To confirm the detection, Yigit's team measures the amount light absorbed by the infected sample at a given wavelength - also known as absorbance spectroscopy.
"Our goal is to assemble a small kit that can be used for rapid disease screening," said Yigit.
"The current detection methods for Ebola, and other diseases, are costly, time-consuming and require sophisticated equipment. We are working to make real-time diagnosis a reality. This will narrow the population who need to be tested through conventional methods."
In total, 25 urine samples spiked with four Ebola-associated biomarkers were tested by Yigit's team. The technique provided accurate results in 24 samples, including each of the four subtypes of Ebola that infect humans. The researchers needed just one fifth of 1 milliliter of a sample to identify if it was infected.
"We are not biologists or classical biochemists. We are materials scientists developing methodologies for biomedical and environmental challenges by looking at them from a different angle," Yigit said. "Our approach can be implemented in any scenario where the associated biomarkers and their recognition elements are identified. It has a broad application spectrum."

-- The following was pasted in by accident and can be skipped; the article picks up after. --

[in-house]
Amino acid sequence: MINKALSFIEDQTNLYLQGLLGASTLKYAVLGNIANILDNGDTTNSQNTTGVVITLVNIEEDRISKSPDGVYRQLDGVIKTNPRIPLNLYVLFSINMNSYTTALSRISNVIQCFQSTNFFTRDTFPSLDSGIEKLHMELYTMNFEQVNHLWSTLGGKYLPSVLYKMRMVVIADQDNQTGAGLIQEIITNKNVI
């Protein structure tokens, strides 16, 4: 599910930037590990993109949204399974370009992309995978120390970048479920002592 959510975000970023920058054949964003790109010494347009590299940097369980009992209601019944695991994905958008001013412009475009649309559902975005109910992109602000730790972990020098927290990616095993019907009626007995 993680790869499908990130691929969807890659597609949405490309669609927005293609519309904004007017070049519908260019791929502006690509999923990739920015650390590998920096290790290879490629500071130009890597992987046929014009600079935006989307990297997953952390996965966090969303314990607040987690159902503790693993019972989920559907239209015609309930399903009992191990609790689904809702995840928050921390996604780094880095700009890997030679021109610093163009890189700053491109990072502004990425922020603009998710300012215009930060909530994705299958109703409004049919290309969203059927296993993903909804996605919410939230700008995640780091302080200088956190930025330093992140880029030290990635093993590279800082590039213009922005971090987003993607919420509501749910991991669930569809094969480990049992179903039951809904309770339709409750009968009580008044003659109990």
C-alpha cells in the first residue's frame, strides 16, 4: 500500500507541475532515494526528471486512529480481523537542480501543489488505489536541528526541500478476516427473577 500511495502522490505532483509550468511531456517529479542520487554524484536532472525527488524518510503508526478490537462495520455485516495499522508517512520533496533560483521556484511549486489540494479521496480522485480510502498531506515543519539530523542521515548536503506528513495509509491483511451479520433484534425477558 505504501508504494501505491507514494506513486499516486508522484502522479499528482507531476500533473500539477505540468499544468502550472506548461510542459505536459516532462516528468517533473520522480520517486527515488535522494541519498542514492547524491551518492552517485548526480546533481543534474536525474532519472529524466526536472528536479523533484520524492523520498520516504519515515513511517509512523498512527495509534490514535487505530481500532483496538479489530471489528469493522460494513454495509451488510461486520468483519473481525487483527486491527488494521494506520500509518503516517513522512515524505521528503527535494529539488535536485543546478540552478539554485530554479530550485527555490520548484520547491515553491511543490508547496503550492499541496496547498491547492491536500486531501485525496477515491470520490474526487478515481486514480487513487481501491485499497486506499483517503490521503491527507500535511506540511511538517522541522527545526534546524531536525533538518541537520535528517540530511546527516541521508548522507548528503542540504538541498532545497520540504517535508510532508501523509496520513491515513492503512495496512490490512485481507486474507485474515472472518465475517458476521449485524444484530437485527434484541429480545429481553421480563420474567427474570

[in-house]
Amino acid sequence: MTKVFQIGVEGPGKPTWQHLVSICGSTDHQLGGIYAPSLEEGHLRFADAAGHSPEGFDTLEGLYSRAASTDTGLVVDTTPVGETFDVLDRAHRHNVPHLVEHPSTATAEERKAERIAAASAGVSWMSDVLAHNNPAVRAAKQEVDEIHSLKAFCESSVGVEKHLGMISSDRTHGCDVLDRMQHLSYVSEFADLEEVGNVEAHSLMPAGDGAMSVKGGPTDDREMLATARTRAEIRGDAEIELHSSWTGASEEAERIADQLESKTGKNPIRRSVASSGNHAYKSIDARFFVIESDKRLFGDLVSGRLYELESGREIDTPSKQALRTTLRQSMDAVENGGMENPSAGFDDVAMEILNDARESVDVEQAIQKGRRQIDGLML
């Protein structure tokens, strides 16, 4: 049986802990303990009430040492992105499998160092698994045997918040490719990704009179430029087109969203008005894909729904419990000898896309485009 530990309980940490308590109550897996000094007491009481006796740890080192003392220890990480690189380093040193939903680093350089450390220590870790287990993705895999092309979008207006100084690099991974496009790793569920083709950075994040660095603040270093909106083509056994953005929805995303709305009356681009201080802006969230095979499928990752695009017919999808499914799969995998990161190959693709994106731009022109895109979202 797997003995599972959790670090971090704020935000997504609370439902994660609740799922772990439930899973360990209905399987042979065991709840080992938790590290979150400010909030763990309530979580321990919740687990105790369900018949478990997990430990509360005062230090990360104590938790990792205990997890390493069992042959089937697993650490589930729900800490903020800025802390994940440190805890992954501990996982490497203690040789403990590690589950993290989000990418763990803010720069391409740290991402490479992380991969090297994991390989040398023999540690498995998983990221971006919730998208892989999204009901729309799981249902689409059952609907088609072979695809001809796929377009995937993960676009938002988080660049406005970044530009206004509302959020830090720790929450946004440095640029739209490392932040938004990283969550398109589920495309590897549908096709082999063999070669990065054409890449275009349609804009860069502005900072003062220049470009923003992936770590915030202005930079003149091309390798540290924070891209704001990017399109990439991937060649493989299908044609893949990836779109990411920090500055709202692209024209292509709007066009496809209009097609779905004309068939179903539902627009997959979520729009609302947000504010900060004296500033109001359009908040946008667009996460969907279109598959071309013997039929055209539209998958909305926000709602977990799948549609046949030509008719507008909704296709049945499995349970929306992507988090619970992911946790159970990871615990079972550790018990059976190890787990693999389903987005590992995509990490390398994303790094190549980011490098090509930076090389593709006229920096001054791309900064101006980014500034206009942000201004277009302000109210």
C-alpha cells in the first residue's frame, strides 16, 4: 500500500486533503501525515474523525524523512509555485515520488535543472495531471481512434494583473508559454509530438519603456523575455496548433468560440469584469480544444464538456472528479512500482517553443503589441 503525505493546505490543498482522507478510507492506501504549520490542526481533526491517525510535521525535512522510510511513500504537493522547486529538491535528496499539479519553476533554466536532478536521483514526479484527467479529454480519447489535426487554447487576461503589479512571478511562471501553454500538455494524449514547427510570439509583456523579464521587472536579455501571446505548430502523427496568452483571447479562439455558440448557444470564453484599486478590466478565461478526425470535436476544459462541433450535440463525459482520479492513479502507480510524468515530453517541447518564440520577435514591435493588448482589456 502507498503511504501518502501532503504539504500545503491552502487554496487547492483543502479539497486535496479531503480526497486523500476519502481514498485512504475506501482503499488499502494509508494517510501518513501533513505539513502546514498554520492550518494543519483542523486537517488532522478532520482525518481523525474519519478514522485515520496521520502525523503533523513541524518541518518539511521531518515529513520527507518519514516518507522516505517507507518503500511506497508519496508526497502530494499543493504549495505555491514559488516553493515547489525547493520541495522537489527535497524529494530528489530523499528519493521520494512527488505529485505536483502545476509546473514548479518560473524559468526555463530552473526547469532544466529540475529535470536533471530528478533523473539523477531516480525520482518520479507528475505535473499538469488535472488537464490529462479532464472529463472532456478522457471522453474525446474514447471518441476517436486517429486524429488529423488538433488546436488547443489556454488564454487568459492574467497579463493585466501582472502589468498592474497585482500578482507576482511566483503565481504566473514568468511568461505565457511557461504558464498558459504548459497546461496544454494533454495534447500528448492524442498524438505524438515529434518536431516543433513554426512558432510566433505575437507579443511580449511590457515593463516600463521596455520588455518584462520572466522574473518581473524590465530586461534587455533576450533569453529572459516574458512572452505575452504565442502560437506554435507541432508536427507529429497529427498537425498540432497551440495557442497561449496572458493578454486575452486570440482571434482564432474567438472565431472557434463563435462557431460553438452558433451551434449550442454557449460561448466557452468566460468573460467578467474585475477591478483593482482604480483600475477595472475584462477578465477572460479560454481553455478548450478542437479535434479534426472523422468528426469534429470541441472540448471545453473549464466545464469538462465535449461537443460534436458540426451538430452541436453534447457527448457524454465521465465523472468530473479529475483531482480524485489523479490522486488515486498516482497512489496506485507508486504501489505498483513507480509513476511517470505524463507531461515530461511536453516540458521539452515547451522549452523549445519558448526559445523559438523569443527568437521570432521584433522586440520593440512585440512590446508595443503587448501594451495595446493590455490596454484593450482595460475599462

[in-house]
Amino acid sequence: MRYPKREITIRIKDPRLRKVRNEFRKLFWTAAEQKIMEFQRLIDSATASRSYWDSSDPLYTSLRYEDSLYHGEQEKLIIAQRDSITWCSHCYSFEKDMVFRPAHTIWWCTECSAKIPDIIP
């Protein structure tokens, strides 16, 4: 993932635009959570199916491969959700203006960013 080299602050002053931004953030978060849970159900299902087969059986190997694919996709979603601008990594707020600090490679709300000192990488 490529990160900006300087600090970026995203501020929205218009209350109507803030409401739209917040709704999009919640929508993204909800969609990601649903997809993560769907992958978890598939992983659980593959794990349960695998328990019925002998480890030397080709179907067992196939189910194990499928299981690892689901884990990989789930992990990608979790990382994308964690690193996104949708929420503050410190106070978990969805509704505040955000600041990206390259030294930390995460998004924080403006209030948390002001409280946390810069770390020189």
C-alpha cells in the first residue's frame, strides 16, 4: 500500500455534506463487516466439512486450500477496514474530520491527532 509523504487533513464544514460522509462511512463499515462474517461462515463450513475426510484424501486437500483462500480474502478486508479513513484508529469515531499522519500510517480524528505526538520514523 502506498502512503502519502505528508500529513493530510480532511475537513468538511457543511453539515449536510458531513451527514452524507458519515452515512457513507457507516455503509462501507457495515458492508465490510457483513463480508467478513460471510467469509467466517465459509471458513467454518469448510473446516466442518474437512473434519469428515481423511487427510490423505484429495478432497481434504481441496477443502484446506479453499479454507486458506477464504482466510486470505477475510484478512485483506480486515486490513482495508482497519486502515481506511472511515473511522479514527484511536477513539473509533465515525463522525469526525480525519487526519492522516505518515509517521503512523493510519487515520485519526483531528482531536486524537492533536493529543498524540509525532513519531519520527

Yigit's research is supported by internal funding from UAlbany start-up funds. He was also the recipient of the University's Presidential Initiatives Fund for Research and Scholarship, the SUNY Health Network of Excellence Award and the SUNY Network of Excellence Award in Materials and Advanced Manufacturing.
"The funding I've received from the University has enabled me to work independently and obtain everything I need for my research to be successful," Yigit said. "I am thankful to be surrounded by incredibly supportive faculty and hard-working student research assistants."